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T-Mobile's Android-powered Motorola CLIQ XT with MOTOBLUR review

Review by Todd Haselton on Wednesday March 17, 2010.

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T-Mobile's Motorola CLIQ XT with MOTOBLUR is the people's feature phone. Powered by Android and teeming with social networking and multimedia features, it's a solid device for first time smartphone users upgrading from feature phones. Hard core users may find it under powered, and it's not geared towards the corporate bunch, but it's certainly worth a recommendation.

The CLIQ XT is marketed by Motorola as the QUENCH in other parts of the world, but the software features are largely the same.

Physical Aspects

It'd be easy to think of the CLIQ XT simply as a CLIQ without a keyboard. But really, that's not the case, and there are a lot of good changes that make it an attractive and feature rich Android smartphone. I'm a big fan of the original CLIQ for its keyboard, but I love the slim form factor of the CLIQ XT. It measures 116.8mm x 60mm x 12.4mm (4.59in x 2.36in x 0.48in) and weighs 120g (4.23oz), which is slightly longer and wider than the original CLIQ but also 3.6mm thinner and 47 (1.67oz) lighter.

The matte black CLIQ XT feels light and comfortable in the hand, and its rounded chrome colored edges remind me a lot of the Samsung Instinct HD. It's one of the smallest Android devices I recall holding, which makes it look and feel a bit like a feature phone, despite its smartphone hardware and capabilities.

The front of the CLIQ XT has a 3.1 inch 480 x 320 pixel HVGA capacitive touchscreen(INFO) display. I had no trouble viewing the screen under direct sunlight with the brightness cranked to full, although you'll sacrifice battery life by doing that. Text was sharp and images were colorful, although I think an AMOLED(INFO) screen would have been an excellent addition. Just like on the Motorola DEVOUR, I can't help but think that the display looks just a bit too small given the size of the face. It's by no means a deal breaker, but I think Motorola could have squeezed another quarter-inch of screen real estate onto the phone. An optical trackpad below the display serves as your main means of navigating around the device's menu structure, should you choose not to use a finger on the touchscreen. It works similarly to the optical trackpad on the DEVOUR and on BlackBerry devices, but it's much larger and textured. It works well enough for selecting small links on websites, but I prefer 5-way navigational pads that allow for better gaming and a more tactile experience overall. The optical pad can be depressed to make menu selections, but the feedback is a little too faint for my tastes. Around the optical pad, there are four standard Android icons: menu, home, search, and back. Like the optical pad, these offered little feedback; I prefer more key travel.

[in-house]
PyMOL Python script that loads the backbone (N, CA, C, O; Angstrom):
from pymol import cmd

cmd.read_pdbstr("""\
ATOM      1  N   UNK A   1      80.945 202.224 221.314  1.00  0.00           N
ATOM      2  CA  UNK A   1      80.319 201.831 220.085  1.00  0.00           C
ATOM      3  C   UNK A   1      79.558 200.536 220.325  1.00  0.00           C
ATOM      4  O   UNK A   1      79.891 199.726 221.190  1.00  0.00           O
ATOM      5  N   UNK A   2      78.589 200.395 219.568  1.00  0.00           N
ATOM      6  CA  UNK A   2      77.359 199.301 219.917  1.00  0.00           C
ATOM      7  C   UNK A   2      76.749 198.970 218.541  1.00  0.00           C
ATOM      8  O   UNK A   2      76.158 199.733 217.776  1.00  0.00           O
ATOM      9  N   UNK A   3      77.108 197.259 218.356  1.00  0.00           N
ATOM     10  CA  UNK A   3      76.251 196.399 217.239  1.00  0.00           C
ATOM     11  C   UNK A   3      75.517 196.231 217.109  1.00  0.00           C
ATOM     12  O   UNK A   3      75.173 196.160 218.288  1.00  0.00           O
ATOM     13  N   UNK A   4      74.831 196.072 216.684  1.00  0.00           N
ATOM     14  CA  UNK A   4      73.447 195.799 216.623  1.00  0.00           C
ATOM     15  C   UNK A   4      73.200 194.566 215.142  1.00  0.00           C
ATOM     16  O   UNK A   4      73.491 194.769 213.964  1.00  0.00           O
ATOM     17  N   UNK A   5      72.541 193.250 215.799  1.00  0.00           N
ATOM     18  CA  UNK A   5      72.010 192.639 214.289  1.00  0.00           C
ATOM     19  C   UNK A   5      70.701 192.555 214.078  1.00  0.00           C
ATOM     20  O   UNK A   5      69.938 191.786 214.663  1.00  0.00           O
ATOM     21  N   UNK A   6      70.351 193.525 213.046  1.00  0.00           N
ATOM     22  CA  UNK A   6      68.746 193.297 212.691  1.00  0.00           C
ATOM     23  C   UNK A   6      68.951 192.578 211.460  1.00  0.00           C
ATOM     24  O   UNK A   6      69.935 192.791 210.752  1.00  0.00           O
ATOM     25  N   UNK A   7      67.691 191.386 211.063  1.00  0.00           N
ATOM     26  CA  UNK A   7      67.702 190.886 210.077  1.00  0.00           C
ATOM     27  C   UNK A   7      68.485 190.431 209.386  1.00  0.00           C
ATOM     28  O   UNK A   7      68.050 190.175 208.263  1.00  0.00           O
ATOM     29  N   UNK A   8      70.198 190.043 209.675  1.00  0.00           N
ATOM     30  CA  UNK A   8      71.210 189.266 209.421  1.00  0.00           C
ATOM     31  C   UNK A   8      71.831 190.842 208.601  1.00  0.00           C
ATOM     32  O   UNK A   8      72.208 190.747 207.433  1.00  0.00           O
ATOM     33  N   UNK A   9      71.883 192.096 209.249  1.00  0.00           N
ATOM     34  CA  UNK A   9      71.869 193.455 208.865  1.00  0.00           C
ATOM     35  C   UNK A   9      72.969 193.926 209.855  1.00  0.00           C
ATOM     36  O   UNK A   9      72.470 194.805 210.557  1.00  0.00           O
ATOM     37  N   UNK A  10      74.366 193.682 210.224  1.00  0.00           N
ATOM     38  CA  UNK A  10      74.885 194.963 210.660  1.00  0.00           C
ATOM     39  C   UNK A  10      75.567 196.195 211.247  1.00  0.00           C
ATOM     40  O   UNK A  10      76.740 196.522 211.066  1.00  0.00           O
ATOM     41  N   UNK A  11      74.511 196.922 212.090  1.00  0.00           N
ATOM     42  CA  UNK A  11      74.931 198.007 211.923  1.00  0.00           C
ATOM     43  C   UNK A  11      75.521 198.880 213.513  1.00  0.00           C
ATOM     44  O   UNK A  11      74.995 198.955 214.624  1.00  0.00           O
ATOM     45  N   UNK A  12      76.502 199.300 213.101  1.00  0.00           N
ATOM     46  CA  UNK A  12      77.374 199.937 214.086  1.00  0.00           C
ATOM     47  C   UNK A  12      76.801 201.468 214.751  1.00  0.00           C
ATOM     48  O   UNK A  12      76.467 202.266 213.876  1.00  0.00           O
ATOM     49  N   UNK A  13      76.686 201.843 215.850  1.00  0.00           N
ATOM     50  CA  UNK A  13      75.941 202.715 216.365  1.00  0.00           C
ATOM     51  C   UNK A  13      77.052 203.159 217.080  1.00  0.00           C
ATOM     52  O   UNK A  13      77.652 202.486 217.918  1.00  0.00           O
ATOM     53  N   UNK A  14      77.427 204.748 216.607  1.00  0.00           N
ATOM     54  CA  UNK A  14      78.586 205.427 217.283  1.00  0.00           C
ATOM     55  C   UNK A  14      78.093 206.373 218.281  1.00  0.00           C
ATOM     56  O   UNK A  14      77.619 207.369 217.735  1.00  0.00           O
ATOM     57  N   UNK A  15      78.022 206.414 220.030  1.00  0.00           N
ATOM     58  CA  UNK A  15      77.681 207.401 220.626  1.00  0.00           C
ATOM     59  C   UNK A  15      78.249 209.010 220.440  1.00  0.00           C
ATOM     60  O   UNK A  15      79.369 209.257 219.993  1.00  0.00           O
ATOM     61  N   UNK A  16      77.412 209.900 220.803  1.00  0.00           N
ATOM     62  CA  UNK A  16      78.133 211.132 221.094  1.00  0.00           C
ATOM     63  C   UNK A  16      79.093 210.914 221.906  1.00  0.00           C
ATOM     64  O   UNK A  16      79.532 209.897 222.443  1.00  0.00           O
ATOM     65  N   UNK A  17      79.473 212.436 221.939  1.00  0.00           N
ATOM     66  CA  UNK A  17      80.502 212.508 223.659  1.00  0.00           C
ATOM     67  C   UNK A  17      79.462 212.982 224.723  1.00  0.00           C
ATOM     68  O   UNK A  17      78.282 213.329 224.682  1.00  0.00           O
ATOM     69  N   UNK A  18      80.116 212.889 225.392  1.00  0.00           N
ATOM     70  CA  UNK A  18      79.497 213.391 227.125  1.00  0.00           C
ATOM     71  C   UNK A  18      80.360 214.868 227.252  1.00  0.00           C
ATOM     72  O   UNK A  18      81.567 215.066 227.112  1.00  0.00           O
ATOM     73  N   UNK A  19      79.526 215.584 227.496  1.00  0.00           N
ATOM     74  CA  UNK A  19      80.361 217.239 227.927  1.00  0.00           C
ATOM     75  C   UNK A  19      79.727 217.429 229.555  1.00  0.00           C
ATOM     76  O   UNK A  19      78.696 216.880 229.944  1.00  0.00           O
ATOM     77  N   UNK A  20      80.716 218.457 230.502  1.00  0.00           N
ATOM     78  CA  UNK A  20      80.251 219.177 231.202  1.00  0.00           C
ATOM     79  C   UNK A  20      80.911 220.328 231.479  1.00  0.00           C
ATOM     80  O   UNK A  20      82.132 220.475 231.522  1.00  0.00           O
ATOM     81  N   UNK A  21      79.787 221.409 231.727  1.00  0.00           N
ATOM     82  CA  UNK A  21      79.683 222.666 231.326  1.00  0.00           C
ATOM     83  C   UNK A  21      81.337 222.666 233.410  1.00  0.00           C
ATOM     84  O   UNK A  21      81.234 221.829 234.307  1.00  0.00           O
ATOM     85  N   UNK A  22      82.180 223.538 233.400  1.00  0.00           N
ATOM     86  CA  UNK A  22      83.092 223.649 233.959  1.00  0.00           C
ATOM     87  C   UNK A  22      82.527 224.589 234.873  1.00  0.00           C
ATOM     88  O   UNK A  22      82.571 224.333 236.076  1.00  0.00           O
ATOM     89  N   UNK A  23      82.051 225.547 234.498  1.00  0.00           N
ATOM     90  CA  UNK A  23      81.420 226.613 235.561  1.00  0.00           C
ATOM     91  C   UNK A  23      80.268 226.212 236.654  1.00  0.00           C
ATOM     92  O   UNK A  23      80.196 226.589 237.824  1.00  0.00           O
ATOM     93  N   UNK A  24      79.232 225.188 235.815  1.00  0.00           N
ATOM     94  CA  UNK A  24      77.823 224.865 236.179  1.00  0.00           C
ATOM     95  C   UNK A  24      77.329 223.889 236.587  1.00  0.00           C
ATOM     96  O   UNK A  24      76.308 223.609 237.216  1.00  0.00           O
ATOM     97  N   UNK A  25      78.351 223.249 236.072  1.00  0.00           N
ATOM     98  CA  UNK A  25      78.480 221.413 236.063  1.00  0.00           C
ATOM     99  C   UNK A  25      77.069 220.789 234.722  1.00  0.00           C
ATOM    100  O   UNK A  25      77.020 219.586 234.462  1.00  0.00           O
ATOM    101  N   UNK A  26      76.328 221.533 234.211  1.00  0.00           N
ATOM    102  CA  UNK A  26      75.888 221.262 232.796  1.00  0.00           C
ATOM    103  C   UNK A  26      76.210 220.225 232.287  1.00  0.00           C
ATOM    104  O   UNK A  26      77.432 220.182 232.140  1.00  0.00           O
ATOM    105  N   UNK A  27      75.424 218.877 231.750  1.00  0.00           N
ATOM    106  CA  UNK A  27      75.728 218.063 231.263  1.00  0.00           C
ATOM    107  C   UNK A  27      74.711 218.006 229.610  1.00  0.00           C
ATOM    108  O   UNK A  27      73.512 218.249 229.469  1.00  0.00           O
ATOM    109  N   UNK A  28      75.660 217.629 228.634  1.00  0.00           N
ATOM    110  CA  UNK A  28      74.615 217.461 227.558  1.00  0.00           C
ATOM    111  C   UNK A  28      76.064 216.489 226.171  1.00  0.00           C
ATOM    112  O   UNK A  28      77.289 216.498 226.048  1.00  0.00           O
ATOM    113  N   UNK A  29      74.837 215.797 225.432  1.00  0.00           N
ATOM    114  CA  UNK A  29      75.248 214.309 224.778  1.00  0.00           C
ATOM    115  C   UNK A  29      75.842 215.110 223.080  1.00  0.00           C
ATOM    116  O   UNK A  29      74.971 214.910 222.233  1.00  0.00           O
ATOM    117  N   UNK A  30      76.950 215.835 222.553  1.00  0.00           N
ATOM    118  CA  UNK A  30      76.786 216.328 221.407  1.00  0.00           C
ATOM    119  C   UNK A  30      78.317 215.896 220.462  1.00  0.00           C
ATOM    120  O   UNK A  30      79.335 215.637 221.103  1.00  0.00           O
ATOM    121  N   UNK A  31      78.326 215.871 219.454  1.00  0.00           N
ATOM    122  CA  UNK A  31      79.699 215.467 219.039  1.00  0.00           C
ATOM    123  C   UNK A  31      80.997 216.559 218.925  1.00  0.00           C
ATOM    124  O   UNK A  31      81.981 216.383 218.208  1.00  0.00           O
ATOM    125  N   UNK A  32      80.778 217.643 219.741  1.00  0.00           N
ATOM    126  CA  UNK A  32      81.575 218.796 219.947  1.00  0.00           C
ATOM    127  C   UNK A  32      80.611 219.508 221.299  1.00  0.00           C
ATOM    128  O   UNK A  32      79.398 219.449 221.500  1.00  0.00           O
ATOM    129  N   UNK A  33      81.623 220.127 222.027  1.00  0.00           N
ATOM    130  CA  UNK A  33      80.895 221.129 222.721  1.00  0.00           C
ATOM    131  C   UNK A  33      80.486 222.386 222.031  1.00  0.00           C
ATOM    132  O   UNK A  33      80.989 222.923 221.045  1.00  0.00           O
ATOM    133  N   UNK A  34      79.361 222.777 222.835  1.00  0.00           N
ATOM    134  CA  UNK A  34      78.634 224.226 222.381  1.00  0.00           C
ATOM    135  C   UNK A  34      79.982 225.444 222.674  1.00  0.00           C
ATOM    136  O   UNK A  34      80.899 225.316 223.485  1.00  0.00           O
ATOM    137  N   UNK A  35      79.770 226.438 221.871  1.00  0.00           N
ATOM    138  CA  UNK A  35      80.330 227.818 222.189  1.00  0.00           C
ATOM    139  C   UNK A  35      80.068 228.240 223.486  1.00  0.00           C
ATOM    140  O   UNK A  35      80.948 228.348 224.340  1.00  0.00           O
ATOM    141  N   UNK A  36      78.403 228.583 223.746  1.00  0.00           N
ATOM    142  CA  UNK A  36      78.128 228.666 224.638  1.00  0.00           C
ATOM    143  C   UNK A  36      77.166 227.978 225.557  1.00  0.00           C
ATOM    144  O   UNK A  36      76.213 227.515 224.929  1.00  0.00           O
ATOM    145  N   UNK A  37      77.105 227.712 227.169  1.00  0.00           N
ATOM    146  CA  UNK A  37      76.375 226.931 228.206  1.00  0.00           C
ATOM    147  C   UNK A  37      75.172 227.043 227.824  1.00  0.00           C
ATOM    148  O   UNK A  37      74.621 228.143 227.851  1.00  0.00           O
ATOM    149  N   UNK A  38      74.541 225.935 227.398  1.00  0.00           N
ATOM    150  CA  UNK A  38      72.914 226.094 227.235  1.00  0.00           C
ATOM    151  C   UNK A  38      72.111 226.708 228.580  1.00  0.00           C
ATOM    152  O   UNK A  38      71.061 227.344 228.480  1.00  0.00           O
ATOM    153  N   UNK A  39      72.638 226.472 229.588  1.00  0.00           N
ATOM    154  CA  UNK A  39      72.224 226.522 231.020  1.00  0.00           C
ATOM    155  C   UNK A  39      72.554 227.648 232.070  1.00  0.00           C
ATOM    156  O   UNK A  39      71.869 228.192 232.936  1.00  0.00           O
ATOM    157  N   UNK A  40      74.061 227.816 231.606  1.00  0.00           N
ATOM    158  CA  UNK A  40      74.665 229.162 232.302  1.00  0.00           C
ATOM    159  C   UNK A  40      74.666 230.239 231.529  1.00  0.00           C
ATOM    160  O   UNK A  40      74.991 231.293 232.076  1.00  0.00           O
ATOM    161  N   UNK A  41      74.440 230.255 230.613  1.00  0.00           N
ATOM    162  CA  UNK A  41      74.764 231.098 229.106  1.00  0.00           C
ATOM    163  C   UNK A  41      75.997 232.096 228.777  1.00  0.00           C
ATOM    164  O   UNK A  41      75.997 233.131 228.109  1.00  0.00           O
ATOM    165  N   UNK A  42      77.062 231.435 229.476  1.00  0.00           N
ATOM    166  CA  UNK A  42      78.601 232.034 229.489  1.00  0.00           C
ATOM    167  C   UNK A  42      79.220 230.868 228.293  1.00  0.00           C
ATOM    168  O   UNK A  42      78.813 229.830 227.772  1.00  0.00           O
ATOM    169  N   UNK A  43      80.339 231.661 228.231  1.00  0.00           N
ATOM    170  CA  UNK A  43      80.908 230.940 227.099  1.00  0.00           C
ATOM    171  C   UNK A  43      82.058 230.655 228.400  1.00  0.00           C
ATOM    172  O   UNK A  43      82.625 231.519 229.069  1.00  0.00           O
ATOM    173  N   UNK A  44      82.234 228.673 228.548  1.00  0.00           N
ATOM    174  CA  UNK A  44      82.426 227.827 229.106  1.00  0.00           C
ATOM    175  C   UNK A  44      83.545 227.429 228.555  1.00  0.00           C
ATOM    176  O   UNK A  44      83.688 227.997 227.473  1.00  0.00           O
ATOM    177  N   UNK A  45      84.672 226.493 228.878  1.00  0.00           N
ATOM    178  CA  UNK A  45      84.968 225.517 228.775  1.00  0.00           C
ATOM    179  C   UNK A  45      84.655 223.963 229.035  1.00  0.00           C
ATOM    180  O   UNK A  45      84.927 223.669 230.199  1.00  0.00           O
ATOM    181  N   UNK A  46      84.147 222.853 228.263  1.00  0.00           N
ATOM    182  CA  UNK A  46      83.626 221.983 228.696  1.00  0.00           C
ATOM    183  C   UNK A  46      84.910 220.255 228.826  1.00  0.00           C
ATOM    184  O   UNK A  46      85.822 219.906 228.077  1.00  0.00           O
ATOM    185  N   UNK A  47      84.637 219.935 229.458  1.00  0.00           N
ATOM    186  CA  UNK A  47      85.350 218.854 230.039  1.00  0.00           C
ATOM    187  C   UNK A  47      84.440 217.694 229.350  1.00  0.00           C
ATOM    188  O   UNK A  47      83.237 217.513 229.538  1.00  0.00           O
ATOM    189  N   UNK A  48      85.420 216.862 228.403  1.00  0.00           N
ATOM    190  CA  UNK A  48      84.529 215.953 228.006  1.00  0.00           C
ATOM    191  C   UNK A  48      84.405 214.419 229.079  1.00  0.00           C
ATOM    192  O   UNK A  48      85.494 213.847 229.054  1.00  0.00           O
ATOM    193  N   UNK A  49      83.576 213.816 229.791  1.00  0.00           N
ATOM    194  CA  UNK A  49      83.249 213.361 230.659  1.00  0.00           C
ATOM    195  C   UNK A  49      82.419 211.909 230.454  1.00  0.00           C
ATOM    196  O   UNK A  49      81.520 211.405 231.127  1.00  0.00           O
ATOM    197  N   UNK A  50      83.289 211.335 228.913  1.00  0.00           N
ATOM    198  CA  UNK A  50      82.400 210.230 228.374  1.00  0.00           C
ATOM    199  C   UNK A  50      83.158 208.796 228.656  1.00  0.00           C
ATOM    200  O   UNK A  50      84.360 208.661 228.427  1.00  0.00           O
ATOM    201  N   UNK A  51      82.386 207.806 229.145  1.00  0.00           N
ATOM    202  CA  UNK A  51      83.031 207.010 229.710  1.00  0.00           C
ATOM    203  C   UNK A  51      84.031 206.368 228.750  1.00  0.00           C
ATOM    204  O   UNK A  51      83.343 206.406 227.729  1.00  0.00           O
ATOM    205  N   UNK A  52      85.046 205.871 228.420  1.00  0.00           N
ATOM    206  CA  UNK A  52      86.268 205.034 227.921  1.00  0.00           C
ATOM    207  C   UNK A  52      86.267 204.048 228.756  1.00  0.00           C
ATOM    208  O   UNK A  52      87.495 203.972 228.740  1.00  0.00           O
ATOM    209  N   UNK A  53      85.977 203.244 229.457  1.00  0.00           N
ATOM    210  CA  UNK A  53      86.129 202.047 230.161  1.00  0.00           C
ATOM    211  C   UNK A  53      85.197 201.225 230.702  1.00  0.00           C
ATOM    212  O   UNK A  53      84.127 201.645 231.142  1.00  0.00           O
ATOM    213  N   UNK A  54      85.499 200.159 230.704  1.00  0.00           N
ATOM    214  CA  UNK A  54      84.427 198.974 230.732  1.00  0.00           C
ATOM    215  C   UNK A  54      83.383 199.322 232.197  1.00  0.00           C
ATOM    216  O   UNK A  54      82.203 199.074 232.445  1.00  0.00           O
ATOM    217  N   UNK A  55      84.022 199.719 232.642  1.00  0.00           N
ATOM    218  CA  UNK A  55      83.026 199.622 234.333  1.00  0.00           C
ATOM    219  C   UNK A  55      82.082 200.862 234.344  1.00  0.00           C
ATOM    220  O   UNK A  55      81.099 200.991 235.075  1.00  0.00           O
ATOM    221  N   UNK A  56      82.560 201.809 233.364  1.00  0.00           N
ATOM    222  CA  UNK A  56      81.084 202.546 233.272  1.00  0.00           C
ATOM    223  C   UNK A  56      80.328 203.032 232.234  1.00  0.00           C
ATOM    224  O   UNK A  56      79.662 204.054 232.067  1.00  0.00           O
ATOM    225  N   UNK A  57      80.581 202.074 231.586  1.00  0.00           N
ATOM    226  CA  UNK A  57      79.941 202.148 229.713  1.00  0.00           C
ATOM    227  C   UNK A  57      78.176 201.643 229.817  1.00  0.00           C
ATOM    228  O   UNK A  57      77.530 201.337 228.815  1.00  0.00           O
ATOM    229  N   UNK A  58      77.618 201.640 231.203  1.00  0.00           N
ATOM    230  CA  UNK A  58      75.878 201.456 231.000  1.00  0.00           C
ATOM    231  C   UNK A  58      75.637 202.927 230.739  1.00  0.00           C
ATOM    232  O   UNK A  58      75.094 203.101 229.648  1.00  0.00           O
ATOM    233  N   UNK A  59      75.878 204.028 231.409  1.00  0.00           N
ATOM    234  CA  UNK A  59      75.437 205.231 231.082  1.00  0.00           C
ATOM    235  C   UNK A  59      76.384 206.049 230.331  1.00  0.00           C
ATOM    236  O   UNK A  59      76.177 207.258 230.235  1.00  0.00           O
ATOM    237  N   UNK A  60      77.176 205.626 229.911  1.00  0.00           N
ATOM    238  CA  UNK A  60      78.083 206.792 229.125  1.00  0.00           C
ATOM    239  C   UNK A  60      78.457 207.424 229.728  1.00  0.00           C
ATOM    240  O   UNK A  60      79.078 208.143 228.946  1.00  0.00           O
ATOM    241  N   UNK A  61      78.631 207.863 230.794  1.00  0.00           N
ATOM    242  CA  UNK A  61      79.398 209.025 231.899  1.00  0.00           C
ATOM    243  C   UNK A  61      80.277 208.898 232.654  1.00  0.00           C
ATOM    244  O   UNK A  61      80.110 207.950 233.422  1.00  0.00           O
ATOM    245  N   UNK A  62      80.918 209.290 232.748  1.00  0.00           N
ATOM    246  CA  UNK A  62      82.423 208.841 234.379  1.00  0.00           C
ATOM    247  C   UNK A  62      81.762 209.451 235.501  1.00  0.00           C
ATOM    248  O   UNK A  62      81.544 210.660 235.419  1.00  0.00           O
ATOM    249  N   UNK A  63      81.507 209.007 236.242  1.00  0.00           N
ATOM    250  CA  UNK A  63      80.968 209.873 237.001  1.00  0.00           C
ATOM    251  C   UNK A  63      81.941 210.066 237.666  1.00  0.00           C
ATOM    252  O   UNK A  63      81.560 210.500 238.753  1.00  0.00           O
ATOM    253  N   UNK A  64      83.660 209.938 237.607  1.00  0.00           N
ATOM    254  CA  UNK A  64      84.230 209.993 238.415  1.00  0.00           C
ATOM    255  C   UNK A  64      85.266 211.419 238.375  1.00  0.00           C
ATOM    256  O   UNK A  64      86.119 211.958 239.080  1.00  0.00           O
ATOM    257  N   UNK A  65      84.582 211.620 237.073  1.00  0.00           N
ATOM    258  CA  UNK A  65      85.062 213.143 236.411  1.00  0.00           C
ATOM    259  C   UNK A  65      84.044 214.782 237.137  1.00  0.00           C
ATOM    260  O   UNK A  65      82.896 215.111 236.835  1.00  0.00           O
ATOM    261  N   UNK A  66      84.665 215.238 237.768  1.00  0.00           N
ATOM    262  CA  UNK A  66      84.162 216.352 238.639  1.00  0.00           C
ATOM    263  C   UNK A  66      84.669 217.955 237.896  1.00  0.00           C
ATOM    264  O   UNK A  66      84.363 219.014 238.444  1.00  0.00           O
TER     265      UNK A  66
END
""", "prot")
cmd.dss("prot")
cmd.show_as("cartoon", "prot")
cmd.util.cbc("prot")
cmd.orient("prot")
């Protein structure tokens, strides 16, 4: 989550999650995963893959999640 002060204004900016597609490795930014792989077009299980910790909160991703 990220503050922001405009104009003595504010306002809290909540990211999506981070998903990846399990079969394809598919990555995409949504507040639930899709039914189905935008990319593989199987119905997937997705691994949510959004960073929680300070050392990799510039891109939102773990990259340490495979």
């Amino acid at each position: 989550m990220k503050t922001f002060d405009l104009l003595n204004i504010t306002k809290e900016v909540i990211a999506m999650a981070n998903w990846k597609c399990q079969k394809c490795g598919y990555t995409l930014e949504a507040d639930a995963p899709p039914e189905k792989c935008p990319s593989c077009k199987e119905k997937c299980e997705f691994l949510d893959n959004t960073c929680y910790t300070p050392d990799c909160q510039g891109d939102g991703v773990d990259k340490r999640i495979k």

In line with the faux chrome decor, the volume keys on the left side of the phone are chrome colored, and they sit in an easy-to-reach spot about an inch and a half above a micro-USB charging port. There's a conveniently placed 3.5mm headphone jack on the top of the phone, which saved me from a jumbled headphone cable more than once, a chrome power/lock button on the right side of the phone, and a camera quick-launch key. All of these keys worked well and were easy to tap without looking.